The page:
In terms of relations between the whites of the North and South, SHE WORE A YELLOW RIBBON is miles away from the confrontations of, say THE PRISONER OF SHARK ISLAND. There John Carridine's northern officer has nothing but fanatical contempt for Dr. Mudd, whom he considers evil for helping John Wilkes Booth. Until the end of that film, Carridine takes a sadistic interest in making Warner Baxter regret his every move. The events of THE PRISONER was from 1865 - 1869 (when Mudd finally returned to Maryland). This is seven years afterwords.

There are other little historical pointers. The rivalry of immigrant groups is shown when Quincannon is facing rival Sergeant Hochbauer, who openly dislikes the former as an overbearing Irishman (Hochbauer being a German). There is the civilian clothes that are meant for Brittles (complete with "Muller cut-down hat") that Quincannon ends sampling (which leads to his hysterically funny fight with Hochbauer and the other soldiers meant to take him to the guardhouse). Quincannon insists he is not out of uniform (technically he is) but is simply dressed as a retired gentleman should be. Yes, in 1876, that would be the dress of a retired gentleman.

I like this film. The characterizations of the all the actors are strong, and Ford had great set pieces in it. Perhaps not as great a film as THE SEARCHERS (which is more meaty and dark), but a top notch Western all the same.

Reviewed by Righty-Sock ([email protected]) 9 / 10

Exciting, highly enjoyable, and beautiful!

'She Wore a Yellow Ribbon' remains for many viewers their favorite Ford film, and it is certainly the most striking visually... Winton C. Hoch won an Oscar for his Technicolor photography...

The compositions and photography around Ford's new stamping ground of Monument valley are great to look at as always... The Monument Valley goes from bright sunlight to hail and sleet...

There is a melancholy mixed together in those incredible vistas, with a certain sense of dreamlike contemplation... A backdrop so complex but so significant as the human characters...

Ford has superbly achieved a huge and composite demonstration of all the legends of the frontier cavalryman... Never have the legendary troops been through the silent 'Indian country' and across the magnificent Western plains so brilliant, vivid, exciting and romantic...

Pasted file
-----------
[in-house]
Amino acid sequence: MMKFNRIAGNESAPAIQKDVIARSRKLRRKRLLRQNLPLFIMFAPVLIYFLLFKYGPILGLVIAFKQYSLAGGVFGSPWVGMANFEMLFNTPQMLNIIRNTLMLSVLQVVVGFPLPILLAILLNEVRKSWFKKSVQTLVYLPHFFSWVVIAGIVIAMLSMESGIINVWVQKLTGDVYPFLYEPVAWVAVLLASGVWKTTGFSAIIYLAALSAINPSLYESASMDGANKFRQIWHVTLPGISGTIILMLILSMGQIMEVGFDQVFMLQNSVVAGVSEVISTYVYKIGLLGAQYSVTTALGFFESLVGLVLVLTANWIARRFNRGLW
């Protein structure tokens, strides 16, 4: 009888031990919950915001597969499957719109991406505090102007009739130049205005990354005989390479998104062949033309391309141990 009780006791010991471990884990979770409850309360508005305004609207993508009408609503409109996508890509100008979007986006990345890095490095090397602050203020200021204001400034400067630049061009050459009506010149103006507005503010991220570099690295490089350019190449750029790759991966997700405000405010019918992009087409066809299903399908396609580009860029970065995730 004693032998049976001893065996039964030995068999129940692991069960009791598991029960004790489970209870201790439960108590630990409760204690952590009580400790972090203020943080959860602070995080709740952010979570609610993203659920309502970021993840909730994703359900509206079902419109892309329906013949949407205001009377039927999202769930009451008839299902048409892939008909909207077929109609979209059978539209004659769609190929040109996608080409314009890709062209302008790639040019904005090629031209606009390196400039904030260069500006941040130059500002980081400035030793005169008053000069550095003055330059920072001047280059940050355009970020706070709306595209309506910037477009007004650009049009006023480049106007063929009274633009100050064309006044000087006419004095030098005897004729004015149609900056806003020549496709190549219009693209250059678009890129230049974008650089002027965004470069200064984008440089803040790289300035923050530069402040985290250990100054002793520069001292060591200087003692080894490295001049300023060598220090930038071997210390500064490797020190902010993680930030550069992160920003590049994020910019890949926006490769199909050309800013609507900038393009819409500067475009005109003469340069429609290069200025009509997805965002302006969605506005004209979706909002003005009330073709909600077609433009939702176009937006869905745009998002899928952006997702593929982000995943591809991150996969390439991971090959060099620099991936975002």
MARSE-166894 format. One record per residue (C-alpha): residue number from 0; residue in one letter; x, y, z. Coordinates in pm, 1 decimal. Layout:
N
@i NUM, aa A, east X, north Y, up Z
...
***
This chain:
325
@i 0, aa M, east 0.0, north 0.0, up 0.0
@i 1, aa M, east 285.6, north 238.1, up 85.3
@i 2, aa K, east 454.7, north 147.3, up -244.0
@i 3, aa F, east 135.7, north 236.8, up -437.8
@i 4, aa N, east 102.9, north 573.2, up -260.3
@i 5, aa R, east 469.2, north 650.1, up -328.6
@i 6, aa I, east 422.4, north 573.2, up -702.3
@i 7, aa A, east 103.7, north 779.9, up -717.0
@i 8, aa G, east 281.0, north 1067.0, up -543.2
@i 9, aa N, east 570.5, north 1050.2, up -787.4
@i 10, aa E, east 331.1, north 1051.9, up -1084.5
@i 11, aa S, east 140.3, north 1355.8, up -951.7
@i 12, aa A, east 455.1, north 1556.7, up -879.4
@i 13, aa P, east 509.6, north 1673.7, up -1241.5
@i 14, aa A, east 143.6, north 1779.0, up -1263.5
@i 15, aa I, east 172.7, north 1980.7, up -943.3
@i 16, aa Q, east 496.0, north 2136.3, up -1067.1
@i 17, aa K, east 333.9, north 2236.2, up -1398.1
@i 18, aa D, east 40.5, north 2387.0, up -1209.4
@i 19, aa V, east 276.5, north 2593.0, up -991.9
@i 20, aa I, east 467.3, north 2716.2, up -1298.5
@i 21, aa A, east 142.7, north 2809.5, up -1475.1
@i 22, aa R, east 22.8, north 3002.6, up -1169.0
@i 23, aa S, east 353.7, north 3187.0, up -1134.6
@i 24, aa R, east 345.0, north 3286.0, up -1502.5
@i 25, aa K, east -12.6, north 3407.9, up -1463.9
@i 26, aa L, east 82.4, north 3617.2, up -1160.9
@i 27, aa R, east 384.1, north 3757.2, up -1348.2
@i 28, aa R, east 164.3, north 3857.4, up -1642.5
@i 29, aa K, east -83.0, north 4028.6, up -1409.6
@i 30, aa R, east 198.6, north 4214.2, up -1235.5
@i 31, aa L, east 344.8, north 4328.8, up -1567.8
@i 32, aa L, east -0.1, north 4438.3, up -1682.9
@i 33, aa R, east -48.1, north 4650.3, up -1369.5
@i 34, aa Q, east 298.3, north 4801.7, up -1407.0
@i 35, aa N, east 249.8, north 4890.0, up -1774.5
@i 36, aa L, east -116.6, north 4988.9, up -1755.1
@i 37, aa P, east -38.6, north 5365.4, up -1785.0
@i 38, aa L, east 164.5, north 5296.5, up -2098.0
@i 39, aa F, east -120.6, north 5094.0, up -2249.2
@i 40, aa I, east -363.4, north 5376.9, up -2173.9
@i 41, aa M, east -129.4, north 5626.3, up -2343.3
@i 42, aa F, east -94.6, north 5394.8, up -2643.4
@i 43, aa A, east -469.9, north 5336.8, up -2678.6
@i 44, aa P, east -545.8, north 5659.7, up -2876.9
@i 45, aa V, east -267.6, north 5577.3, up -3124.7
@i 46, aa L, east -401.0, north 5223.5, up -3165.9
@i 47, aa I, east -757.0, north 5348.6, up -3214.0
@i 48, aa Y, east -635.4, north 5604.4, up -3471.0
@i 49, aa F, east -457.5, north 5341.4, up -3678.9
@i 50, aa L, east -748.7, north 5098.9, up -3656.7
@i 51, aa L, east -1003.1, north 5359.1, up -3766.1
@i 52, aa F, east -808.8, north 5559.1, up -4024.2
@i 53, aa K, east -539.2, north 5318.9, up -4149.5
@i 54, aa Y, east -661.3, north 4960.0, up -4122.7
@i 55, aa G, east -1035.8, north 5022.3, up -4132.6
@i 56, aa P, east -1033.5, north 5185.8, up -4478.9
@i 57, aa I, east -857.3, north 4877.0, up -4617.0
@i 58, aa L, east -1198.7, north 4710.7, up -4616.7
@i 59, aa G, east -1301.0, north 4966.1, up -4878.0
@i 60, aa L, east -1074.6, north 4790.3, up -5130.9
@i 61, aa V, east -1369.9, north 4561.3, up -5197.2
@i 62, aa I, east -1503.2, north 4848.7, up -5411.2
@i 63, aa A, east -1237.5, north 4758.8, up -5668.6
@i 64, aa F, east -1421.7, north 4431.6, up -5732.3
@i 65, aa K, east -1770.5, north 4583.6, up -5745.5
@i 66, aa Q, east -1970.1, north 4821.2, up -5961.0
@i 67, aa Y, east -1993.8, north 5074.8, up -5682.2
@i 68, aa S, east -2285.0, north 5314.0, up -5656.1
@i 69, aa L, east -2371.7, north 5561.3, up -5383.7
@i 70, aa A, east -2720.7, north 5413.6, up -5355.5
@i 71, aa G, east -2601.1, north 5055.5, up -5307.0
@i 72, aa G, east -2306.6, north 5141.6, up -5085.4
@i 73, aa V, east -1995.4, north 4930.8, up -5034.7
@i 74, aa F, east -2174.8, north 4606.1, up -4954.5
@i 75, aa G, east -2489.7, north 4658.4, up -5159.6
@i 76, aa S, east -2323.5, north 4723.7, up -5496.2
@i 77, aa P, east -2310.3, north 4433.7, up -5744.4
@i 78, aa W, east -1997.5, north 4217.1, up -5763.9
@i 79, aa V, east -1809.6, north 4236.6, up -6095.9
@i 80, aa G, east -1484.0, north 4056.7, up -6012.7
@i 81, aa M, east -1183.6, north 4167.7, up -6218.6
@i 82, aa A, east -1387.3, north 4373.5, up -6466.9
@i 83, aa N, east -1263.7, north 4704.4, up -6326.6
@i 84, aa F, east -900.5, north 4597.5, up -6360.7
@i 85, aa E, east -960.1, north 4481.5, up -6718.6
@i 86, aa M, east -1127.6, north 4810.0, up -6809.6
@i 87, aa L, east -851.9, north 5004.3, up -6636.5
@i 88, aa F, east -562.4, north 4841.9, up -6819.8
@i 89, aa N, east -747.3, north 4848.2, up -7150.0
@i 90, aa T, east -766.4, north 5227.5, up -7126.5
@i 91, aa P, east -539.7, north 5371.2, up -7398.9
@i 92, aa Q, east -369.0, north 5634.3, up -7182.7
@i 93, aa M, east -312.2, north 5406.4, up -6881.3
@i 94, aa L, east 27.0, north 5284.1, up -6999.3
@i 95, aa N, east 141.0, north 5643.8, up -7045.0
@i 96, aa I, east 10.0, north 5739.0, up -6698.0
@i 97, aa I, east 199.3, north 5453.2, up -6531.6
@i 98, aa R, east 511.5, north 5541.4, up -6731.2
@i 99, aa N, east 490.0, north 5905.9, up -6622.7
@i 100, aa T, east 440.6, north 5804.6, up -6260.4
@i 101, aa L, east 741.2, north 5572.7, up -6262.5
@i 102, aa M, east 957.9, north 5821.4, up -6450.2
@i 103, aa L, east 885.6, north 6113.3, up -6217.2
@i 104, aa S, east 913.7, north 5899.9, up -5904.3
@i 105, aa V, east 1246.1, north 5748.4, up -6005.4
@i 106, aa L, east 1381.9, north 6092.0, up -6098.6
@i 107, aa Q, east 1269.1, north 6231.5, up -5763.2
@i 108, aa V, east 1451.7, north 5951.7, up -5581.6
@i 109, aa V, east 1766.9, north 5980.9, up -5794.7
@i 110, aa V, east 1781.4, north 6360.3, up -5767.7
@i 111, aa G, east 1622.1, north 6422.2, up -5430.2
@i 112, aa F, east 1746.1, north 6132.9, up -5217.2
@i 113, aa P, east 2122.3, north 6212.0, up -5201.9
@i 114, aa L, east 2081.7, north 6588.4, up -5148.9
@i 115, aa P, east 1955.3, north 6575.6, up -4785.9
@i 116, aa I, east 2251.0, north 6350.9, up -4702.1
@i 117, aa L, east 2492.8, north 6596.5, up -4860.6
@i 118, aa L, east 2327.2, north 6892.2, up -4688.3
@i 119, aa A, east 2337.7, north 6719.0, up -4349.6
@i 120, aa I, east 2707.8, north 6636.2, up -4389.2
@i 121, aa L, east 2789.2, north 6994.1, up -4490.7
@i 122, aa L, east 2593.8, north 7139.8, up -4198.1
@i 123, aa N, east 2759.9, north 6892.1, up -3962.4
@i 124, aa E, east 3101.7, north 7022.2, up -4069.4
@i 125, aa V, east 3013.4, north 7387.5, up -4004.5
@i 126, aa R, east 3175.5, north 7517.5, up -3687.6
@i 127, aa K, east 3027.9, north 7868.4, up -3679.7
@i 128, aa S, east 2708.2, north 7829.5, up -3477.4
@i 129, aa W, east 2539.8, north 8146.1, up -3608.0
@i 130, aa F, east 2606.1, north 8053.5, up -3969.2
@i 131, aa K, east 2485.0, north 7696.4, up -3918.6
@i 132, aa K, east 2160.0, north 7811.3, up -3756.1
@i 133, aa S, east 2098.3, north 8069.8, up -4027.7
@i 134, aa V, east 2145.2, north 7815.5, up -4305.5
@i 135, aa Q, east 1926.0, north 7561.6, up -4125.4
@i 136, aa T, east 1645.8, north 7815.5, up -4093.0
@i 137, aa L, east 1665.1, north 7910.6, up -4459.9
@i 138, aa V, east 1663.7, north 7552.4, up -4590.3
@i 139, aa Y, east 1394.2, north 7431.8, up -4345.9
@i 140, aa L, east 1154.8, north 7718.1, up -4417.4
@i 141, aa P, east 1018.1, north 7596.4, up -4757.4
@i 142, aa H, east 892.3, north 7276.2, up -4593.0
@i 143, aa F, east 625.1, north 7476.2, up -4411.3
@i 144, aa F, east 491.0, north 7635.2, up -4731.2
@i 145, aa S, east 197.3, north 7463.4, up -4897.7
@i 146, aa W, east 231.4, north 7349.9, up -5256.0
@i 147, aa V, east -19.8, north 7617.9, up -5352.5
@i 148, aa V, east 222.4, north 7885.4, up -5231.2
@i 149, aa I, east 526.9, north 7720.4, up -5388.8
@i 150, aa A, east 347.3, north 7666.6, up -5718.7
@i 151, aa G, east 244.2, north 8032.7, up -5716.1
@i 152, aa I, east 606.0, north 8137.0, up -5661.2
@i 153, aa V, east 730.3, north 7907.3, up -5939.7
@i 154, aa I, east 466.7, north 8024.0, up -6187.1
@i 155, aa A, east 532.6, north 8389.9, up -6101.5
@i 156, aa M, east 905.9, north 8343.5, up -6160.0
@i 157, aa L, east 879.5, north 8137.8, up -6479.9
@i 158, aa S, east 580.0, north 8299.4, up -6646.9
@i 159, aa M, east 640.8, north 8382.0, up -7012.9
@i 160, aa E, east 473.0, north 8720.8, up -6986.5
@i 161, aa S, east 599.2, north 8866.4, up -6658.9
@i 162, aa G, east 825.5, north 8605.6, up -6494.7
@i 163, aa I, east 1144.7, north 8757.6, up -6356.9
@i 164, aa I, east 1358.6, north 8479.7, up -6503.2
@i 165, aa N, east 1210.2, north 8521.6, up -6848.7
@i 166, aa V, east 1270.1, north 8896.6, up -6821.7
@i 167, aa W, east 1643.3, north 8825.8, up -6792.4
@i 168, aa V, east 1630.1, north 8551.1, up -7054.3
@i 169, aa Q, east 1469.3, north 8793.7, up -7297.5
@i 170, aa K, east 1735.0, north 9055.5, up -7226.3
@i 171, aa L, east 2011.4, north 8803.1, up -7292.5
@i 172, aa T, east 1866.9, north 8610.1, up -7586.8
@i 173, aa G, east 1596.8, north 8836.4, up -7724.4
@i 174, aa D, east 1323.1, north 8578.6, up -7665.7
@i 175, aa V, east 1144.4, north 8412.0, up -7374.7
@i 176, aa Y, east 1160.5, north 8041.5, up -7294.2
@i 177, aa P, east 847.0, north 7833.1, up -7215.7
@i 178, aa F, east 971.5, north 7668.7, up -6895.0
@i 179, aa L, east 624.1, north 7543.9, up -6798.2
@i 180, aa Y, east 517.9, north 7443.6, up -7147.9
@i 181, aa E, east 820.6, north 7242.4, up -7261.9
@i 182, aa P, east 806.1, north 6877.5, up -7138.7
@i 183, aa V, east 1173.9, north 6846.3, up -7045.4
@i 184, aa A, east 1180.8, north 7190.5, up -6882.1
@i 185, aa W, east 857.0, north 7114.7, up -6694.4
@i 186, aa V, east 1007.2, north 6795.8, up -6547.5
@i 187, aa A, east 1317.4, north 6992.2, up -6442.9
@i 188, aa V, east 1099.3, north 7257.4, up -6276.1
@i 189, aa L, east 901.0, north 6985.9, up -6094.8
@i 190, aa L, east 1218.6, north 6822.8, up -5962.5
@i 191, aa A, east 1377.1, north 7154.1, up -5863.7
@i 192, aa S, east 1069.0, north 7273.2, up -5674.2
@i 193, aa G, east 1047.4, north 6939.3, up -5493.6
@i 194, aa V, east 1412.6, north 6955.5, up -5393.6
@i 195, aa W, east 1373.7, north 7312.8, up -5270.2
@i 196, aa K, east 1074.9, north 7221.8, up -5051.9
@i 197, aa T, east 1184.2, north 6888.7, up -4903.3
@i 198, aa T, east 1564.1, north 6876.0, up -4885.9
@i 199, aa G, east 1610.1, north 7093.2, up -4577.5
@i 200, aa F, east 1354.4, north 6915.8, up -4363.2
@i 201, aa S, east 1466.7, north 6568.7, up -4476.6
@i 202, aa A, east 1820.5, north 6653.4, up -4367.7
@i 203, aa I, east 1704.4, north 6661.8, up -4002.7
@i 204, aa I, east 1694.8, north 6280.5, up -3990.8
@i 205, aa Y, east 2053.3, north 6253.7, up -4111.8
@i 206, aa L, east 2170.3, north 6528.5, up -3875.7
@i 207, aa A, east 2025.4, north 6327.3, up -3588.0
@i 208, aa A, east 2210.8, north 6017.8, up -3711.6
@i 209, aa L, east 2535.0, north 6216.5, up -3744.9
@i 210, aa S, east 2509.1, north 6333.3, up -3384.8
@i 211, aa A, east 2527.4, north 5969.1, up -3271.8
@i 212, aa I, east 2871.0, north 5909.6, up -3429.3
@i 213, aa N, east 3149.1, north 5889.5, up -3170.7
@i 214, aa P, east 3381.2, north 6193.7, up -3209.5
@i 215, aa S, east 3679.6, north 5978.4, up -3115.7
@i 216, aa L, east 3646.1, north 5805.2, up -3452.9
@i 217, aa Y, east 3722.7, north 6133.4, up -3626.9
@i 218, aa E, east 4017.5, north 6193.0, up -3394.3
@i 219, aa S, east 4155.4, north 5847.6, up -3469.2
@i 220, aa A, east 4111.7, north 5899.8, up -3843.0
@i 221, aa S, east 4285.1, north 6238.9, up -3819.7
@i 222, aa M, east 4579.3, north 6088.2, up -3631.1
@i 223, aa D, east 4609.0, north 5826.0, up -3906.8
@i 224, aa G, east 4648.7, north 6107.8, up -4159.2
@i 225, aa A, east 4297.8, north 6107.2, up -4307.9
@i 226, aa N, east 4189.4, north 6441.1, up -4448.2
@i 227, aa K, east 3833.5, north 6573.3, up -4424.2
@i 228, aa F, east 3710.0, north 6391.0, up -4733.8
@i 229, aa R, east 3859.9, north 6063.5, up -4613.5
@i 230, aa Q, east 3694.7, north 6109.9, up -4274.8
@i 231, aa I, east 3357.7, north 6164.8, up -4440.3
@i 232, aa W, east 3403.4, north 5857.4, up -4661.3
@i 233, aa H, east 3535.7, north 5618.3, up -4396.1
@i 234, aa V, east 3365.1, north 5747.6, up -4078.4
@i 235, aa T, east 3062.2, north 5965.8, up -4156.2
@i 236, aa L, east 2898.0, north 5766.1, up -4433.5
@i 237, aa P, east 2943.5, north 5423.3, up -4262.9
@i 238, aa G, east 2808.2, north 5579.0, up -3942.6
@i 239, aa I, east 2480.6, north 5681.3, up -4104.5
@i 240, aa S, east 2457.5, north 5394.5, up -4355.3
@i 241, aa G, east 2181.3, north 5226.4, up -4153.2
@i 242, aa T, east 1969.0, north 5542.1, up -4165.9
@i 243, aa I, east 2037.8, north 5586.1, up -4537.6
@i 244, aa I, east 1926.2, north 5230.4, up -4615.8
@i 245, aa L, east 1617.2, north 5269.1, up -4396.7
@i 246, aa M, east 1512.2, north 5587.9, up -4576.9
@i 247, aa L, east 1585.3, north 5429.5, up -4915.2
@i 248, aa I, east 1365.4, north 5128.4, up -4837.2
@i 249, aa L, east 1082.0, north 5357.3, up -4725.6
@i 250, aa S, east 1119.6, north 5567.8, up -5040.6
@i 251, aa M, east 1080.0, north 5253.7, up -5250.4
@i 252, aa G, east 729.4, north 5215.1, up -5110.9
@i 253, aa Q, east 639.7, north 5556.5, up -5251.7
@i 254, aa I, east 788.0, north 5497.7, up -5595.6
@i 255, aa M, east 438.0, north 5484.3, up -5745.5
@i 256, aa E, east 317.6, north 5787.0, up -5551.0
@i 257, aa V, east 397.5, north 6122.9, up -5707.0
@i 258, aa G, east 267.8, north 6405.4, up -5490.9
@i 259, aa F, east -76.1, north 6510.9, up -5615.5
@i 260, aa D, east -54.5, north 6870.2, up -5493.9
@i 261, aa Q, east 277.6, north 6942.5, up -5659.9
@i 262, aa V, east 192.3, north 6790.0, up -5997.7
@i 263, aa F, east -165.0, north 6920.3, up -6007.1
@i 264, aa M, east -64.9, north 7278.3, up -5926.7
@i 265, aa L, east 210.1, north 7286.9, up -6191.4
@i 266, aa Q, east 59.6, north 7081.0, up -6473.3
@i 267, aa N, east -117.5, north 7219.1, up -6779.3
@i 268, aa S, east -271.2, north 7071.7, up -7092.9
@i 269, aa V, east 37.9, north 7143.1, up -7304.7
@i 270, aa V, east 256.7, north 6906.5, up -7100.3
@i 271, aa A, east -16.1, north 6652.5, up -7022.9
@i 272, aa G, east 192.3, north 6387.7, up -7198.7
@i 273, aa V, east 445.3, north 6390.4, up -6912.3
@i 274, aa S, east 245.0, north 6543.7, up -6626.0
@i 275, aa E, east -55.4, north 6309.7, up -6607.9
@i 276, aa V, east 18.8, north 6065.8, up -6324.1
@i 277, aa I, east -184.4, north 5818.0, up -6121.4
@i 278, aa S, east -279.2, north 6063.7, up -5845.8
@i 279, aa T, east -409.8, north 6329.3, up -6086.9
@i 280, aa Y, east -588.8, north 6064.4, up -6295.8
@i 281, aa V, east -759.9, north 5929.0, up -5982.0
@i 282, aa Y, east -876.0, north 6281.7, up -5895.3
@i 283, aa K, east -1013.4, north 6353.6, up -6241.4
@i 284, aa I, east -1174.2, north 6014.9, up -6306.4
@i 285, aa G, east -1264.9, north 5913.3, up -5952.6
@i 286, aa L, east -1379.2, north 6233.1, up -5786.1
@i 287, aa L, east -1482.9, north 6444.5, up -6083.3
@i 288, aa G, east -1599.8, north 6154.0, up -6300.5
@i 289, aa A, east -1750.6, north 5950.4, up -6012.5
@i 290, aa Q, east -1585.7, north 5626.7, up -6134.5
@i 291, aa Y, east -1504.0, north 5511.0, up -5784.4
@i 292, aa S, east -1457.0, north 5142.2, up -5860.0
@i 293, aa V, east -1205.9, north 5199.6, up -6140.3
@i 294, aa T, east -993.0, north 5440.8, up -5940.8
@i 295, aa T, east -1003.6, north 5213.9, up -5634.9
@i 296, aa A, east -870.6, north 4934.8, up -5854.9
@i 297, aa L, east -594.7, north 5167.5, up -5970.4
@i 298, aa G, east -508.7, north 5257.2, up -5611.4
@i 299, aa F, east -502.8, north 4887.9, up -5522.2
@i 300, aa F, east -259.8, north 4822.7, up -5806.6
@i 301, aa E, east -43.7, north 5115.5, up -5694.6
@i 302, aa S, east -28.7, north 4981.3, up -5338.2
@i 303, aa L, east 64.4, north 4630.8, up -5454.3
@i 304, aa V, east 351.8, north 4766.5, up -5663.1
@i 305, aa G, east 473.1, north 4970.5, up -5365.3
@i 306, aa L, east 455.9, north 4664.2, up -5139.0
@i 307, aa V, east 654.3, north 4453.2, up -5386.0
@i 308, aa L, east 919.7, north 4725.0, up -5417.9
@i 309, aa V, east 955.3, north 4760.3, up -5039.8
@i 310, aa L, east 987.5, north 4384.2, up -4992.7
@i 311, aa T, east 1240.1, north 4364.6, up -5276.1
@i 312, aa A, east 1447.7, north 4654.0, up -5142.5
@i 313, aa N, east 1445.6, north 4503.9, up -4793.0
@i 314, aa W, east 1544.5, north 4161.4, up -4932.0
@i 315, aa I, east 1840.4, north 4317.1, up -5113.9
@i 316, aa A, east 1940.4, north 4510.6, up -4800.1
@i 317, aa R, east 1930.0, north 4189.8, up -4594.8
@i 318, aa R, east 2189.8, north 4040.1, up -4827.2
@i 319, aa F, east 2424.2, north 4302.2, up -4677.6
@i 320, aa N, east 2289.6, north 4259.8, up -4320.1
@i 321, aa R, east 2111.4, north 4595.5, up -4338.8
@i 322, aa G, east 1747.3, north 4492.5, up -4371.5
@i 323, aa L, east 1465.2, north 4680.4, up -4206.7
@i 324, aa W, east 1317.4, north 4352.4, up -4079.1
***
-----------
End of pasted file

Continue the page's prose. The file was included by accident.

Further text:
Ford has surely done better himself, unquestionably with 'My Darling Clementine,' and 'The Searchers,' yet one has to admit the undisputed merits of 'She Wore a Yellow Ribbon.' Even the usual criticism launched against it-that it is a Western influenced by feeling rather by reason—can be dismissed at the start... Certainly Ford can be sentimental but only when the springs of honest feeling run dry and lose their inspiration, and this never really happens in 'She Wore a Yellow Ribbon.'

The story is that of an older cavalry officer (John Wayne) who is six days from retirement at Fort Stark when he's sent out, in a last mission, to escort the Major's wife (Mildred Natwick) and her niece, an attractive single lady (Joanne Dru) out of the danger area... Wayne tries to fulfill his military role protecting his female charges against the uprising of the Sioux, Cheyenne, Kiowa, Comanche and Apaches...

Wayne possibly more than any other Western star has re-created and heightened the mythology of the West-one has only to watch again his absolute and ideal image in 'She Wore a Yellow Ribbon,' or his avenging Ethan in 'The Searchers,' to be reminded of how irresistible the Duke has been on the cinema screen...

'She Wore a Yellow Ribbon' is above all a sentimental movie, with irresistible scenes, full of Ford's best touches:

- The cavalry engaged in its everyday work... Wayne simply can't picture himself in a world far from the army...

- The comic interaction between Wayne and Victor McLaglen, two hardcore professional officers...

- The bravery of Sgt. Tyree (Ben Johnson), chased by hostile Indians, who must finish his mission by reporting to the captain what he saw...

- The rivalry of two young cavalry lieutenants (John Agar and Harry Carey Jr.) in love with the same woman, each competing to have her wear a yellow ribbon as a token of his love...

- The 'beloved brute,' the tough-soft cavalry sergeant sharing his saddle with a little orphan rescued from a devastated stage station...